“People here in the U.S. don’t understand these things about constitutional rights”

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That’s what a Jordan-born man says he was told by airport security personnel when they asked him to remove his T-shirt before boarding a flight to California at John F. Kennedy Airport in New York. The man, whose name is Raed, says he was told “People are feeling offended because of your T-shirt.” Raed was wearing a shirt that said in both Arabic and English, We Will Not Be Silent. He was asked to put on another shirt instead, but all of his other shirts were in his checked baggage.

“Isn’t it my constitutional right to express myself in this way?” was Raed’s question, to which one of the security people replied, “”People here in the U.S. don’t understand these things about constitutional rights” Raed’s answer: “I live in the U.S., and I understand it is my right to wear this T-shirt.”

“You can’t wear a T-shirt with Arabic script and come to an airport. It is like wearing a T-shirt that reads ‘I am a robber’ and going to a bank,” was the security man’s rejoinder.

Raed explained that he bought the shirt in Washington, D.C. and that they are available in a number of languages. He was told that without a translator, people did not know what the shirt said. “But as you can see, the statement is in both Arabic and English,” Raed explained, but securiety personnel had yet another reply: “Maybe it is not the same message.”

Raed was asked to wear his T-shirt inside-out, which he refused to do. Security offered to buy him another T-shirt that he could wear over the one he had on. He agreed to do that if they could show him a law that prohibited his wearing his own shirt. He asked to see a supervisor, but was not allowed to; he was told there had been numerous complaints about his shirt. He did not want to miss his flight, so he allowed a woman from his airline to buy him another T-shirt. She innocently asked if he would like to have an I Love New York shirt, and one of the security people said, “No, we shouldn’t ask him to go from one extreme to another.”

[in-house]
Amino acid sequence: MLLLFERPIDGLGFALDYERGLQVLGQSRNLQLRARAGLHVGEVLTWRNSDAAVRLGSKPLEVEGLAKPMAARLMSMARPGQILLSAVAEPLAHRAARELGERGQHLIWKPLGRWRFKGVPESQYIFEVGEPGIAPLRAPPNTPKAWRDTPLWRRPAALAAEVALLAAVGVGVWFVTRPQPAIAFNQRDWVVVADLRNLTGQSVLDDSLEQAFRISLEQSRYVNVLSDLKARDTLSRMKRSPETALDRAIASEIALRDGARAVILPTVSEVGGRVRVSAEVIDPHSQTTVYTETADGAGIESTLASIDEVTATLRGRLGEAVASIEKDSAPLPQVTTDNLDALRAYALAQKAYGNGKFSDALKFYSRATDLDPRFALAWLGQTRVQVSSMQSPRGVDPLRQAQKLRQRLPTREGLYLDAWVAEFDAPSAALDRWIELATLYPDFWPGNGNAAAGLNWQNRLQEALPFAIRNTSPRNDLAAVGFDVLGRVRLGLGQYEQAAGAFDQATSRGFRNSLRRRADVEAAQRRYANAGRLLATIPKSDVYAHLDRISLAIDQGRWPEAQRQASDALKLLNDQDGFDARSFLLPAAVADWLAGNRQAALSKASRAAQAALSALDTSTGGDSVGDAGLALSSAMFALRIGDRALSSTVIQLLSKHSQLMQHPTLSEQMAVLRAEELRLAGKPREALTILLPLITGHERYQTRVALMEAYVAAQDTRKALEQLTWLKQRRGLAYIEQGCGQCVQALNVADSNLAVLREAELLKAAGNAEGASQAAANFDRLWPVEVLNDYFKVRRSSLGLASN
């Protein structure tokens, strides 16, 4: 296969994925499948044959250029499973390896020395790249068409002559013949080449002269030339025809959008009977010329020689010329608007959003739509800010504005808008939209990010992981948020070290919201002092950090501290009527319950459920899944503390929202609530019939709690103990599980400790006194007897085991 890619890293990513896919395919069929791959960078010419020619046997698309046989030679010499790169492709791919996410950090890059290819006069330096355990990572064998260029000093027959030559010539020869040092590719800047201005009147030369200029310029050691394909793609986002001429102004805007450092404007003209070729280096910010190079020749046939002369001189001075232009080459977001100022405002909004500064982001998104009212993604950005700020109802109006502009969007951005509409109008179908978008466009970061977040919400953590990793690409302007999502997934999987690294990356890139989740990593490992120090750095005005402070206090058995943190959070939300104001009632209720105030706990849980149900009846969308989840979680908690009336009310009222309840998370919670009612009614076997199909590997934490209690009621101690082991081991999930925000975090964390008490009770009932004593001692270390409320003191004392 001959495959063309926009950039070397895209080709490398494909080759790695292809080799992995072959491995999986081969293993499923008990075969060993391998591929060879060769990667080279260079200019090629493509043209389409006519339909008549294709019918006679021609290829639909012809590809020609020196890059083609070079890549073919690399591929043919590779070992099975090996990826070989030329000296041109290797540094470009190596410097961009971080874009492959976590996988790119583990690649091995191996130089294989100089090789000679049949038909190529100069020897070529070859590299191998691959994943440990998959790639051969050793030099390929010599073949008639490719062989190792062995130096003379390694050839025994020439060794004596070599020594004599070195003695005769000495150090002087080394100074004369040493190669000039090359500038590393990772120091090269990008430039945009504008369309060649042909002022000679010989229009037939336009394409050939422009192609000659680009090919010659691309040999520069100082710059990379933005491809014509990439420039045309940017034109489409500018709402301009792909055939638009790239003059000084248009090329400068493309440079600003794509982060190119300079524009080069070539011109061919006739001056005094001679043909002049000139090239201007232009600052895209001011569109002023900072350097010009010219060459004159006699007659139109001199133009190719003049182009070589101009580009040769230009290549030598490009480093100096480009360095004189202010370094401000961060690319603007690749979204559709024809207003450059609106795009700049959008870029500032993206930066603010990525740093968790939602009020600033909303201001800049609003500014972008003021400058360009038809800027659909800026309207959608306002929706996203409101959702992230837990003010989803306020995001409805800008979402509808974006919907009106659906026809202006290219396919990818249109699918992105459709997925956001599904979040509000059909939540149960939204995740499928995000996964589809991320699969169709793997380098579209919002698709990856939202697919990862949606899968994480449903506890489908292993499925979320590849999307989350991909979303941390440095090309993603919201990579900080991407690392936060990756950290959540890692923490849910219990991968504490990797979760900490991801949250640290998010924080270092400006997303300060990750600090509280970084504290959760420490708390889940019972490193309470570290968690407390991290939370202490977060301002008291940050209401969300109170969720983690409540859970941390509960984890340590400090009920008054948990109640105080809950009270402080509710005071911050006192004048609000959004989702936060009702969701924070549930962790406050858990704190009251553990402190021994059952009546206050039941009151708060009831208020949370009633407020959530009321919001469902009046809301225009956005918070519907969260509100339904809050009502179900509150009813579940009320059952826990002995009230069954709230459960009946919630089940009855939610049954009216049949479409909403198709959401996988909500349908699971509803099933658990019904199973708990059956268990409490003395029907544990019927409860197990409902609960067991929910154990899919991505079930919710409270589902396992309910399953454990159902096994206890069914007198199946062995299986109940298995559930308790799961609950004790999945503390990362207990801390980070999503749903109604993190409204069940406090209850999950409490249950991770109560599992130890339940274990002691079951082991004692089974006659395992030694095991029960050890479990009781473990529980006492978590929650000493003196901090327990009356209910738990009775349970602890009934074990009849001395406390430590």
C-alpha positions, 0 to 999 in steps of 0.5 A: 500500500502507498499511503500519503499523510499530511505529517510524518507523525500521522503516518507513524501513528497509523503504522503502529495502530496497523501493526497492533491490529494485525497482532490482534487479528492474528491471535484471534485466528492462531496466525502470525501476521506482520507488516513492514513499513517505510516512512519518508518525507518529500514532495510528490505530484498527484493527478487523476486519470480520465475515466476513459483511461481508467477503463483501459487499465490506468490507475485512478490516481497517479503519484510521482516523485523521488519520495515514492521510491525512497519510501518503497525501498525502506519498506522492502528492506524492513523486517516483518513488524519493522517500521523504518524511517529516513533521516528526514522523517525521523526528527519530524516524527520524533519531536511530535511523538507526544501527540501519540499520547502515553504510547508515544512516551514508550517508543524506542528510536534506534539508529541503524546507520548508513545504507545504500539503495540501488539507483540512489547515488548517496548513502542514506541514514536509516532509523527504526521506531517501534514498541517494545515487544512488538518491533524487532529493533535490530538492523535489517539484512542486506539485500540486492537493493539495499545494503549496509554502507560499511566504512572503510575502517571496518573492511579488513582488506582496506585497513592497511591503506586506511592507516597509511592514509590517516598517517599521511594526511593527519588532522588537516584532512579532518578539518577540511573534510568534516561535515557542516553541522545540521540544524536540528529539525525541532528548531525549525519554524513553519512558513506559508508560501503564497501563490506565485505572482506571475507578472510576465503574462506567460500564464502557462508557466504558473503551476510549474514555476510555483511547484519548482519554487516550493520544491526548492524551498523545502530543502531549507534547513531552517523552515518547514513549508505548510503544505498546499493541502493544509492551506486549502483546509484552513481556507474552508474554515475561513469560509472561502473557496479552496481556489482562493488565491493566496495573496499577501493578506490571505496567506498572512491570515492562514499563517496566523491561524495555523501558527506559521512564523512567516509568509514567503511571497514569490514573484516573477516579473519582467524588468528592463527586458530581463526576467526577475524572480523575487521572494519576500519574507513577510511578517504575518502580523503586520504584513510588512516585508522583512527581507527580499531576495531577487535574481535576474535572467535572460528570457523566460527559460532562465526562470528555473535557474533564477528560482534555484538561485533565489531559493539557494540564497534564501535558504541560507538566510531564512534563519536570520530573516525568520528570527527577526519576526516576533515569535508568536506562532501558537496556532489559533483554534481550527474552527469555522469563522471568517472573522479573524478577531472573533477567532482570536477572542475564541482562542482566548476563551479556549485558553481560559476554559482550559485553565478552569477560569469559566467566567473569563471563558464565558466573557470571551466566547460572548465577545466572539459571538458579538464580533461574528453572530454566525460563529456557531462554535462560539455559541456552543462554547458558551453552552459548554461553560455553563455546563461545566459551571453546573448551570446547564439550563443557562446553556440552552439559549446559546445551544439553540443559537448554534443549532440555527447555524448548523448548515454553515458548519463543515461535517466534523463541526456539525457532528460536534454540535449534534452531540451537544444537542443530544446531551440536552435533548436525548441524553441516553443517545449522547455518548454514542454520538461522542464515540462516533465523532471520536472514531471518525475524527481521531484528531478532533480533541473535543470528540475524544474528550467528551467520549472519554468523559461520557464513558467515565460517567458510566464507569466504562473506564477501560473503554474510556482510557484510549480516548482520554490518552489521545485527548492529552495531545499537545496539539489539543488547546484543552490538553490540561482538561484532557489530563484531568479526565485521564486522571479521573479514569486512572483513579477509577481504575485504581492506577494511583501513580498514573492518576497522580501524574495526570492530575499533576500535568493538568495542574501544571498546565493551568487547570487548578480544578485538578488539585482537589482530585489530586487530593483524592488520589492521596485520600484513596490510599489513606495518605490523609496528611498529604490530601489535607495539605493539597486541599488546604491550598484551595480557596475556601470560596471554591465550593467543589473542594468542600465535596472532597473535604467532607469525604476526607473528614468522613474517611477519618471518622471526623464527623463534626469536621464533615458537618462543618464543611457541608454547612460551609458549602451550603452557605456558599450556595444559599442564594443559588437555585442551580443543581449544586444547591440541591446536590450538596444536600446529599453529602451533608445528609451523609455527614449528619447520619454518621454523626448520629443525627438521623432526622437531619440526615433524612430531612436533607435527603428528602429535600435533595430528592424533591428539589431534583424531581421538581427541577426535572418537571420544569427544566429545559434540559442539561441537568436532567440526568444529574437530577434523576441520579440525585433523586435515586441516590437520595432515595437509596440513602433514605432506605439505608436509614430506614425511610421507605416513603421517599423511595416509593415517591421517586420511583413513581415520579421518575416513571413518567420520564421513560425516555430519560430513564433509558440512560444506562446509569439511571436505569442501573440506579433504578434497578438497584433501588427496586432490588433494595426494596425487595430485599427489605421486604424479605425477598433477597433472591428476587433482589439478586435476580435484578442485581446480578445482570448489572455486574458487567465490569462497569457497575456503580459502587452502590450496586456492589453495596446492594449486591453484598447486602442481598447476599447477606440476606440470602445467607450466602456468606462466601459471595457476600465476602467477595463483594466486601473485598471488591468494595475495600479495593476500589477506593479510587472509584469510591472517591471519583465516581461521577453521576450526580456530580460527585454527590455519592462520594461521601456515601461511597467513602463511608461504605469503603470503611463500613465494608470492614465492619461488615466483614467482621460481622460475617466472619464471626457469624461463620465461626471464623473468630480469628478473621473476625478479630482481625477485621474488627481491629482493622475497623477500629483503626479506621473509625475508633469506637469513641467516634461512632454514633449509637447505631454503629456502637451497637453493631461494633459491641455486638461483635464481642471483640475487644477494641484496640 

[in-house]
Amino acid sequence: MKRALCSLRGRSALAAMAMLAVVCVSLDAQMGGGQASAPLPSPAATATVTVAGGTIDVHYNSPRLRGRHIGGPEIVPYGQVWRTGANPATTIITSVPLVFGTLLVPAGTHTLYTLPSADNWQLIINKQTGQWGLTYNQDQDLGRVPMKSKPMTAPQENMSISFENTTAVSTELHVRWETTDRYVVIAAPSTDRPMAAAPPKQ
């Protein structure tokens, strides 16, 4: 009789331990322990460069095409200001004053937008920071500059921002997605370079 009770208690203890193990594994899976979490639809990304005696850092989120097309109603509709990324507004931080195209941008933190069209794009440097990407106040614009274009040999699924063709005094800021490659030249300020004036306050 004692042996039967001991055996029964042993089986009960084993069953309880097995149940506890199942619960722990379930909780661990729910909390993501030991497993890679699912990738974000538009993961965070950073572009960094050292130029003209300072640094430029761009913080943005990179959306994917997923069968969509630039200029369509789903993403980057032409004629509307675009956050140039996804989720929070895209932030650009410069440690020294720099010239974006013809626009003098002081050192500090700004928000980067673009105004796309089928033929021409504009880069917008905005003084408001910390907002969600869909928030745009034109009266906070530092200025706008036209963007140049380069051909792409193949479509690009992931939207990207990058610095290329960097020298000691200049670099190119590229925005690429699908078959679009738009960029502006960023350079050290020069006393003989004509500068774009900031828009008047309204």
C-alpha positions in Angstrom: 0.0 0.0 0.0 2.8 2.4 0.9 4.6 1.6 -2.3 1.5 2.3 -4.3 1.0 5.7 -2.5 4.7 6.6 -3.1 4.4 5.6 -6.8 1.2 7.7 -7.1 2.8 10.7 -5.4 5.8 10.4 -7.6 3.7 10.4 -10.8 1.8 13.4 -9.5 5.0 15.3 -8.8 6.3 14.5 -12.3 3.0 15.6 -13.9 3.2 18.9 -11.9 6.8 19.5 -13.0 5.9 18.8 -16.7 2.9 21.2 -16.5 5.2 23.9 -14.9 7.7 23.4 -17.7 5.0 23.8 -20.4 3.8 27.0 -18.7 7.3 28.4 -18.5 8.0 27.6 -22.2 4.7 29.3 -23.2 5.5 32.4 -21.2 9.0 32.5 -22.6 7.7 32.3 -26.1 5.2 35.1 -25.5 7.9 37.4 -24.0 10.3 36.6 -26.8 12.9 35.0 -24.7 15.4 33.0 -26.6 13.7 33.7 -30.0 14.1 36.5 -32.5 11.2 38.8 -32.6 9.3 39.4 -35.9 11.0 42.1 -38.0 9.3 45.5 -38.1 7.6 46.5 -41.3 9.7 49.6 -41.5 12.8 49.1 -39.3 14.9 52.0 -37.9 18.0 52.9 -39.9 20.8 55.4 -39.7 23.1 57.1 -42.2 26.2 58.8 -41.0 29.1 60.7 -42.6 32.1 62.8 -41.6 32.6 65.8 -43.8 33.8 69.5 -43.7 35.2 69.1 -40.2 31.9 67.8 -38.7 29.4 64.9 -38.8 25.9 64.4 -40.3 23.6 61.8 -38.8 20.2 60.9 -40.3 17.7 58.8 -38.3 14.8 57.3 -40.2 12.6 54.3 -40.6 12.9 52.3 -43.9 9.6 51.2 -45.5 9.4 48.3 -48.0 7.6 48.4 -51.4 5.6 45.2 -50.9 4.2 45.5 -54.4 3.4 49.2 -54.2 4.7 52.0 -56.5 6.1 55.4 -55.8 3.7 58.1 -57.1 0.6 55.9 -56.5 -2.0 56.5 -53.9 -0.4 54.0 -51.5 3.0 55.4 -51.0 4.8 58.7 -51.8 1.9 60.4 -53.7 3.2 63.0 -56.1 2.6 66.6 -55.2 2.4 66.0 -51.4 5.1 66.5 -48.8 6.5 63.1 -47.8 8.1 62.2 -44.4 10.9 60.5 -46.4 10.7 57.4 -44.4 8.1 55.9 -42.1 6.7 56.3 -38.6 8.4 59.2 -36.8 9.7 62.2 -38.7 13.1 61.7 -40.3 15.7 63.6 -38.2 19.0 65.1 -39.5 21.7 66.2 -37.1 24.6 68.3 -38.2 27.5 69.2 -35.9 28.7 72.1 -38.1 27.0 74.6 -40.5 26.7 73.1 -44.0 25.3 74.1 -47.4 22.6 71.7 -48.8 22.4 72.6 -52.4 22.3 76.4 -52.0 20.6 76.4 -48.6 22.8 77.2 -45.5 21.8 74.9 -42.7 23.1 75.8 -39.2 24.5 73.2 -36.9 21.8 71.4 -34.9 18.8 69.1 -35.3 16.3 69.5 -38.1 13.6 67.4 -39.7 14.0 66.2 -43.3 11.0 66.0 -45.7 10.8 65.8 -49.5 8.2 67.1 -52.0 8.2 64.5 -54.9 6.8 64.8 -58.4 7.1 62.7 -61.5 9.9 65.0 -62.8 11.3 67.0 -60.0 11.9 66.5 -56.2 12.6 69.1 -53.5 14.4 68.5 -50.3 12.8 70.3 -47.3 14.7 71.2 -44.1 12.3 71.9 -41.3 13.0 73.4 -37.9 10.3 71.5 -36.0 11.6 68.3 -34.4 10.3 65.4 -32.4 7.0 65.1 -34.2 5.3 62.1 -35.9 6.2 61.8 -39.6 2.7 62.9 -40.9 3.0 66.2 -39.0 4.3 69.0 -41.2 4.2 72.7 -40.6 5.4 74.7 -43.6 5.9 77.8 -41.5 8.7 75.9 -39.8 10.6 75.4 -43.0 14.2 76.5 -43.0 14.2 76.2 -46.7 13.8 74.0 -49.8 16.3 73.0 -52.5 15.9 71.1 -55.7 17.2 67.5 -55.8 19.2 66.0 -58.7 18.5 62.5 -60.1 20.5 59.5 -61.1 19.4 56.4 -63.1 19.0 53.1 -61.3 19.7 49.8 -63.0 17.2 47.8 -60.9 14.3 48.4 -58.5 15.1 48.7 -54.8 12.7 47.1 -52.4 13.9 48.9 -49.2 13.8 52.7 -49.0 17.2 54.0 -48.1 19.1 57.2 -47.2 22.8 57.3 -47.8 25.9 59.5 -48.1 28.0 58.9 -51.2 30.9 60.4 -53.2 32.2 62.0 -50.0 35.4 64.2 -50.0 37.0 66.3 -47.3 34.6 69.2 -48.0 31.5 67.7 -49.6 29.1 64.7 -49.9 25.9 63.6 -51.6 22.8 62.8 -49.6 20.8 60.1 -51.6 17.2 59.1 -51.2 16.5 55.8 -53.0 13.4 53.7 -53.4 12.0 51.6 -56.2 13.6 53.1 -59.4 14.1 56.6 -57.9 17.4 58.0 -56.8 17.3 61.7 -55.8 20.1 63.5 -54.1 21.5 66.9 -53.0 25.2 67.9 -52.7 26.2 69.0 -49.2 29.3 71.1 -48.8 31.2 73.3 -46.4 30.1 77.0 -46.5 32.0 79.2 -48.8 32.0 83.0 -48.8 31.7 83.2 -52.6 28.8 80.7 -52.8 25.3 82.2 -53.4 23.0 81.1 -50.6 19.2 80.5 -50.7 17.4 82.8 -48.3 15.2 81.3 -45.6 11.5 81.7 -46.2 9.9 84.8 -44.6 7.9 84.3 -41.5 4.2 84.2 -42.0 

Raed did ask the man why, if he had Arabic script on his T-shirt, did that mean he hated New York? This time, he received no reply. He went to board the plane, and discovered his seat, which he had booked four weeks in advance, had been taken from him. He was seated in the very back.

Raed’s final comment: “I grew up under authoritarian governments in the Middle East, and one of the reasons I chose to move to the U.S. was that I don’t want an officer to make me change my T-shirt.”

Well, Raed–welcome to Amurika.

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Truth #1: The chaos is the point.

Truth #2: Team Reality is bigger than it seems.

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SIX TRUTHS

Reclaiming power from those who abuse it often starts with telling the truth. And in "This Is How Authoritarians Get Defeated," MoJo's Monika Bauerlein unpacks six truths to remember during the homestretch of an election where democracy, truth, and decency are on the line.

Truth #1: The chaos is the point.

Truth #2: Team Reality is bigger than it seems.

Truth #3: Facebook owns this.

Truth #4: When we go to work, we're in the fight.

Truth #5: It's about minority rule.

Truth #6: The only thing that can save us is…us.

Please take a moment to see how all these truths add up, because what happens in the weeks and months ahead will reverberate for at least a generation and we better be prepared.

And if you think journalism like Mother Jones'—that calls it like it is, that will never acquiesce to power, that looks where others don't—can help guide us through this historic, high-stakes moment, and you're able to right now, please help us reach our $350,000 goal by October 31 with a donation today. It's all hands on deck for democracy.

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